By: Hannah Davis
Rogers Arena is one of the more spacious venues in downtown Vancouver, and it’s perfect for accommodating lavish performances. I’m here to see Stars on Ice with my family, a tour which showcases athletes from current and past Canadian Olympic skating teams. We bought tickets mostly to see Tessa Virtue and Scott Moir perform; like so many other Canadians during this year’s Olympics, we were awestruck by the duo and excited to have the chance to see them live.
My primary complaint with Rogers Arena is that they need to re-evaluate the way they let guests into the venue. We arrive only a few minutes before the show is set to start, but there is still an enormous crowd of people outside the arena. It’s as if they have not even opened the doors yet. We join the crowd, and I am squished between grumpy people who wonder aloud, “Why is it taking so long to get inside?” I quickly become one of these grumpy people. We inch our way towards the entrances, and very slowly and (sort of) surely, we finally make it inside.
Once inside, there are plenty of washrooms and places to get snacks and drinks. Unfortunately, almost everything requires at least a short wait. When attending a show or concert here, encountering crowds is inevitable, unless you have one of those fancy season-ticket holders boxes at the top of the arena. I hear rumours that those rooms have their own couches, fridges, professional massage therapists, and machines that dispense diamonds for free.
Rogers Arena appears to be accessible to those with reduced mobility. According to their website, most of their entrances have a wheelchair-access point as their building is equipped with elevators and ramps. Unfortunately, I was unable to spot any gender-neutral washrooms.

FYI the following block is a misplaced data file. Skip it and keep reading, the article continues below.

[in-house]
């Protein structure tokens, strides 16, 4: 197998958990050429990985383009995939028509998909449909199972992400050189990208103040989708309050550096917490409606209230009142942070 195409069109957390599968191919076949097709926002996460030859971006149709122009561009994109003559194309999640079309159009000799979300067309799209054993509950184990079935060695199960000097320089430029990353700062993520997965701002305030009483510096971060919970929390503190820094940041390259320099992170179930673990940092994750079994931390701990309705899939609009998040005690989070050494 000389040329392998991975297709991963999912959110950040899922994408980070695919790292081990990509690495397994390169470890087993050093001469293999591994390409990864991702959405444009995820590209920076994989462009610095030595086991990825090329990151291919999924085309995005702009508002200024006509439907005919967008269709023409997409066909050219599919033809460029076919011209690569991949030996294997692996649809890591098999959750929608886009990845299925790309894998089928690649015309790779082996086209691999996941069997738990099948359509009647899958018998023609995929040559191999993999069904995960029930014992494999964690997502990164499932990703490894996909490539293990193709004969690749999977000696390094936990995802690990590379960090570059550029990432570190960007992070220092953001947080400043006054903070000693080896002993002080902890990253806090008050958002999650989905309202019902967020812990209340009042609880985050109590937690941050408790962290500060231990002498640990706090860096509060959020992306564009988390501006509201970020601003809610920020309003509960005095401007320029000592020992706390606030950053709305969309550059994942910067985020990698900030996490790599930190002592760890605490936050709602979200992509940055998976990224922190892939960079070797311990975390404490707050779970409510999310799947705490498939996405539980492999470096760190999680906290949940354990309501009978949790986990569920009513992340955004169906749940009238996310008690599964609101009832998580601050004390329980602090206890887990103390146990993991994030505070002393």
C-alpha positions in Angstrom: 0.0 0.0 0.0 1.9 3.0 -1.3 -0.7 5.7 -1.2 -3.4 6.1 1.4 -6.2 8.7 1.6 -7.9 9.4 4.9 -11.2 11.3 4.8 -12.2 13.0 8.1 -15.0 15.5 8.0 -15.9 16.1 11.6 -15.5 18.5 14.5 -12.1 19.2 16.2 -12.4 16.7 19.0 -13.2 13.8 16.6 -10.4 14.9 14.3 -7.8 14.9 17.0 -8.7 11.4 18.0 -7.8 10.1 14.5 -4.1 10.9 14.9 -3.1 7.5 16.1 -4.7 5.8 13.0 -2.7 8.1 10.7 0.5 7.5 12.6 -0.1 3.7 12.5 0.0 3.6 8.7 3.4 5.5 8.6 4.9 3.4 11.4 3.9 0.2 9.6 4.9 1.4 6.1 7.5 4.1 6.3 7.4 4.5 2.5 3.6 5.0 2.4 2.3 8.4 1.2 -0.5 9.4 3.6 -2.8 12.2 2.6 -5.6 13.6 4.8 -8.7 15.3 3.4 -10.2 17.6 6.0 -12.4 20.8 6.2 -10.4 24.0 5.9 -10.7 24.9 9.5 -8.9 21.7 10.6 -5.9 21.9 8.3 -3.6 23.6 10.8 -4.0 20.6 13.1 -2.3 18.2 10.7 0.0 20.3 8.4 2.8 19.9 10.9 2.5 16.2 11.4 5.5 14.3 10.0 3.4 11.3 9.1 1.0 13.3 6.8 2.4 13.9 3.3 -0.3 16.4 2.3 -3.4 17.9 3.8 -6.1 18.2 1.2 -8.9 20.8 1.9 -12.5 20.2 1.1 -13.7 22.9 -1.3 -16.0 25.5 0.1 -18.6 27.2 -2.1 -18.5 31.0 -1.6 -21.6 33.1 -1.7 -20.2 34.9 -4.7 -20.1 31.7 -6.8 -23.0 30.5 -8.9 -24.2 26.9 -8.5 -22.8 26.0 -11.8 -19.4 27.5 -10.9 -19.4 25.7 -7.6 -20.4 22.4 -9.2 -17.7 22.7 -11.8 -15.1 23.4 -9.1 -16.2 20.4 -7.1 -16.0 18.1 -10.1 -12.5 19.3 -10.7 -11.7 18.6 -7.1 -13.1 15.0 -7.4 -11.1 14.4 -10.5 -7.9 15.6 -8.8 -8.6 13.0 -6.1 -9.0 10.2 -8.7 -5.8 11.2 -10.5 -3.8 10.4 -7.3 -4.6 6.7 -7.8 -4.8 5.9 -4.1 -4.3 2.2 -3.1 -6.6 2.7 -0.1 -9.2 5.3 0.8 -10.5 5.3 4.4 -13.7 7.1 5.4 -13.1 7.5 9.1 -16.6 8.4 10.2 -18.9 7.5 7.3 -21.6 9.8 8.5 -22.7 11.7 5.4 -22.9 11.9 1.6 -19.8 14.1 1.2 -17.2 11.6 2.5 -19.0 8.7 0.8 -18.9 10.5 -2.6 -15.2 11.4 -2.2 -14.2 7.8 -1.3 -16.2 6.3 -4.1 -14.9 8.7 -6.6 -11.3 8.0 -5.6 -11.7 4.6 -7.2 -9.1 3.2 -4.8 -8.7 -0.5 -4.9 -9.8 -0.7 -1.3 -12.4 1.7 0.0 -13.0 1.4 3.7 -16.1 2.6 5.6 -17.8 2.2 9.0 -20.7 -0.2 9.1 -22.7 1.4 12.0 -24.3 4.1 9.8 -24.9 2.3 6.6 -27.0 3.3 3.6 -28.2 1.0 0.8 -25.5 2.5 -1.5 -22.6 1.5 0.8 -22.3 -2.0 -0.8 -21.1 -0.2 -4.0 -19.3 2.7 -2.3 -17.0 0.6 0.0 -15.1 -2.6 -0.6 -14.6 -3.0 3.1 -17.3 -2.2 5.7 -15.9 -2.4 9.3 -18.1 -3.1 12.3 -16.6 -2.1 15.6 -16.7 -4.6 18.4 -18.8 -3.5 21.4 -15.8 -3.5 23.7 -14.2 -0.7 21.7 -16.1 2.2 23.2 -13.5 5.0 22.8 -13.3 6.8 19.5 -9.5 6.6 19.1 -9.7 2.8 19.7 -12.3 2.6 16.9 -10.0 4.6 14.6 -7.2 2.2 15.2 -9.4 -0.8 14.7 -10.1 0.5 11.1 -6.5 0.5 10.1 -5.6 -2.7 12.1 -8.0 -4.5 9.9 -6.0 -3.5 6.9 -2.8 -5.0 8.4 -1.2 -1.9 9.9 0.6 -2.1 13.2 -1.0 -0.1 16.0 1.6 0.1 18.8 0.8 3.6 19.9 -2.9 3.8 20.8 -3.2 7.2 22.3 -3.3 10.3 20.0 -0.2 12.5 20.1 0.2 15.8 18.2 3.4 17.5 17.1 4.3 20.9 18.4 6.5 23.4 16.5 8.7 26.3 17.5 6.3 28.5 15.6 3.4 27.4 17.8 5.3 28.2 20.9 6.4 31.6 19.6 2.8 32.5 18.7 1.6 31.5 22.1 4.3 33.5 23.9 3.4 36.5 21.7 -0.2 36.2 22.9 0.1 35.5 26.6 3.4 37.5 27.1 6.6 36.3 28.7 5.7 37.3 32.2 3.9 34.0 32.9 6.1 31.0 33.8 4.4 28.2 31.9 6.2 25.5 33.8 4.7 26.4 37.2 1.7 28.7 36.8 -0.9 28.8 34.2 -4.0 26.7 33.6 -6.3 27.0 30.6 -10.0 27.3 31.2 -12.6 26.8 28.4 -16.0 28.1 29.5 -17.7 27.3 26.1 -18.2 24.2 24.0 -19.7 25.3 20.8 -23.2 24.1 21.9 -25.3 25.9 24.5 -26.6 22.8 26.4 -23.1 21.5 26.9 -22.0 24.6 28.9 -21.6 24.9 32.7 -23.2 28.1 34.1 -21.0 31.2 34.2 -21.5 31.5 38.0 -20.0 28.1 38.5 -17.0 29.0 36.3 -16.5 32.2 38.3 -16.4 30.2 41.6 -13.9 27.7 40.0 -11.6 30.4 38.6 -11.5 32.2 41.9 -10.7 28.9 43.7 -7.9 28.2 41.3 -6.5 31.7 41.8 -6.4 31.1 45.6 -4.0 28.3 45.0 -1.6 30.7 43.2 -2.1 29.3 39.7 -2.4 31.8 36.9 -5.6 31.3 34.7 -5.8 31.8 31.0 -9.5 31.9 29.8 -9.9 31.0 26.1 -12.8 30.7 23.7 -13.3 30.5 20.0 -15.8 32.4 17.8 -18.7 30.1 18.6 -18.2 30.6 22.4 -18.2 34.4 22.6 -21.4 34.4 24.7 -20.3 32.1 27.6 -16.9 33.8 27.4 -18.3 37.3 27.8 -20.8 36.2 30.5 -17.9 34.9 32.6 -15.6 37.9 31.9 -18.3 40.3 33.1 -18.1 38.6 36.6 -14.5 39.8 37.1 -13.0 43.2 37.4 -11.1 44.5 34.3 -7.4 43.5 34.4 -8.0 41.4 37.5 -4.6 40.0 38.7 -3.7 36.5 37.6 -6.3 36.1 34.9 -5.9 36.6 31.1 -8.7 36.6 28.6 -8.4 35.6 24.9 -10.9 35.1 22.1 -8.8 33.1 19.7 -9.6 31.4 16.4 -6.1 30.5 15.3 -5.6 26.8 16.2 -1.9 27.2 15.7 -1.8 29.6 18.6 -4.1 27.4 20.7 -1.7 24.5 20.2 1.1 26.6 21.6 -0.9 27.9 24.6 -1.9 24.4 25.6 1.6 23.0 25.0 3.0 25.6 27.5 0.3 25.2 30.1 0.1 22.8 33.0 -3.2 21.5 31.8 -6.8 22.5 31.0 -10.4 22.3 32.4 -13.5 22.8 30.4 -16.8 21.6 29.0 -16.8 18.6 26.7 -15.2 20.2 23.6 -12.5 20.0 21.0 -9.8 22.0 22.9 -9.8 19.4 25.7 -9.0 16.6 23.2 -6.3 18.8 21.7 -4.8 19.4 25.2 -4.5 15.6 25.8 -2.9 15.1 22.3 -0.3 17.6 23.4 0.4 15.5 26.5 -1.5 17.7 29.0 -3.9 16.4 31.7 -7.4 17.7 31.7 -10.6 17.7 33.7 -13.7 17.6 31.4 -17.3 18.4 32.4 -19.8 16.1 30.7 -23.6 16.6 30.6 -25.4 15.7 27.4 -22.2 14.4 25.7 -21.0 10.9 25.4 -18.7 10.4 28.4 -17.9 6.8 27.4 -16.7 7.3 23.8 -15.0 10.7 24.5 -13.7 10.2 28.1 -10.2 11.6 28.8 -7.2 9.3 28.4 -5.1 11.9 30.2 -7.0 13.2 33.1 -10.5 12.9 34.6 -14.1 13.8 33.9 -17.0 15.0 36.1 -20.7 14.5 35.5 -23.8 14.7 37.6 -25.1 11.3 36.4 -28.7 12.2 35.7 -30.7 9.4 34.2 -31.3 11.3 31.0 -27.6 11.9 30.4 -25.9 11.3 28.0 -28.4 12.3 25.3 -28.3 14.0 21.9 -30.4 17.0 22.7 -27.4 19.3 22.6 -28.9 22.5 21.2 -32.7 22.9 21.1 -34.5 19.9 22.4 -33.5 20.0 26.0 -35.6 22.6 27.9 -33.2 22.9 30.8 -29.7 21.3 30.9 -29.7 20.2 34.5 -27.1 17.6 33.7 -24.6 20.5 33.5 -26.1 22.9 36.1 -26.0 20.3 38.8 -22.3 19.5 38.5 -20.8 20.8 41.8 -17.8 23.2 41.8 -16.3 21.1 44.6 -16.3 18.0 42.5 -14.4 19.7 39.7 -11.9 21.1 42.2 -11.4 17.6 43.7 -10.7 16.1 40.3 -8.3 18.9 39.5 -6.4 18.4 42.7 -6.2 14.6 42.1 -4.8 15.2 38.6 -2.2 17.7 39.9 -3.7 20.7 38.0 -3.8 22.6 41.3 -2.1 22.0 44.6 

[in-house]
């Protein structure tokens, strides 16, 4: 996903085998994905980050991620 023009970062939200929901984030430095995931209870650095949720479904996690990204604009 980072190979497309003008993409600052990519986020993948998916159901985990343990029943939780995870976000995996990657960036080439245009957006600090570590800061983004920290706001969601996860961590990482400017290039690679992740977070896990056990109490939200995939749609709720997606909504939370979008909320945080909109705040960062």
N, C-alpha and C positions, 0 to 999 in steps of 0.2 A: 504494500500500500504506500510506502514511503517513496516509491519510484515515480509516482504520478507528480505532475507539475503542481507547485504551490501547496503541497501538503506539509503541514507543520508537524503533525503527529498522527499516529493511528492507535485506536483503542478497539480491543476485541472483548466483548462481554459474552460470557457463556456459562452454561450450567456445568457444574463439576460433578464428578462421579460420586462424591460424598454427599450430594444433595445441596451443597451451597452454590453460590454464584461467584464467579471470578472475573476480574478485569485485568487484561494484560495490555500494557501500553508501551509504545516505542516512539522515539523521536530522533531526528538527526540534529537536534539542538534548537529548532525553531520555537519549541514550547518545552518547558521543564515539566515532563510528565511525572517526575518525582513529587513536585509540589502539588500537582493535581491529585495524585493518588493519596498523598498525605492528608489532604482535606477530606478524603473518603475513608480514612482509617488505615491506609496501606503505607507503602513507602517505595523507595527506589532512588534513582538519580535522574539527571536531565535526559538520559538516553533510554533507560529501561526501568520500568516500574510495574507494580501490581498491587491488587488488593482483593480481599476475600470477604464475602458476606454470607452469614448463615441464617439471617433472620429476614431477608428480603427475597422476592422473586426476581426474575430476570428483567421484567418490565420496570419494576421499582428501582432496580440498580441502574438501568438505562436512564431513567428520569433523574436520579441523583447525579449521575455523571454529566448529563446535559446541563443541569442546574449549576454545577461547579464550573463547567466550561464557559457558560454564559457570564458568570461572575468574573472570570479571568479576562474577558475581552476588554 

From the glass cases in the halls that display old jerseys to the framed portraits of famous hockey players on the walls, Rogers Arena is truly fitted for hockey. You can never forget that Vancouver is the home of the Canucks once inside, and the venue gives any event a deeply sporty and Canadian undertone.
Performances and music: A-
Skaters on this year’s Stars on Ice team include Patrick Chan, Eric Radford, and the aforementioned Tessa Virtue and Scott Moir. They all dazzled on the ice, and the crowd was equally excited by every performance, cheering loudly at the conclusion of each routine. The skating was beautiful and the athletes truly demonstrated the energy and artistry that goes into skating, both in pairs and individually. I heard music that I loved, and discreetly tried to Shazam each new song without blinding the people behind me with the light from my phone screen. Despite my attempts to Shazam all the new music I was hearing, my phone and data connection failed to deliver, and I was unable to find out the names of the beautiful new tunes that caught my ear.
There were, however, some odd aspects to Stars on Ice. The show was heavily sponsored, and so there would be ads midway through the performances. I feel confident in deducing that the show’s biggest sponsor was the chocolate company Lindt. During the intermission, children (yes, children) walked through the arena with plastic bags in their hands and distributed chocolate to everyone in the audience. It was surprising and unusual, but also very delicious. Nice marketing, Lindt — it was weird, but I think it worked.
Overall, I give this venue a B- for its Canadian undertones, spaciousness, and consistent success at bringing some awesome acts to their stage. Minus a letter grade, though, for the sardine-can method of ushering people inside.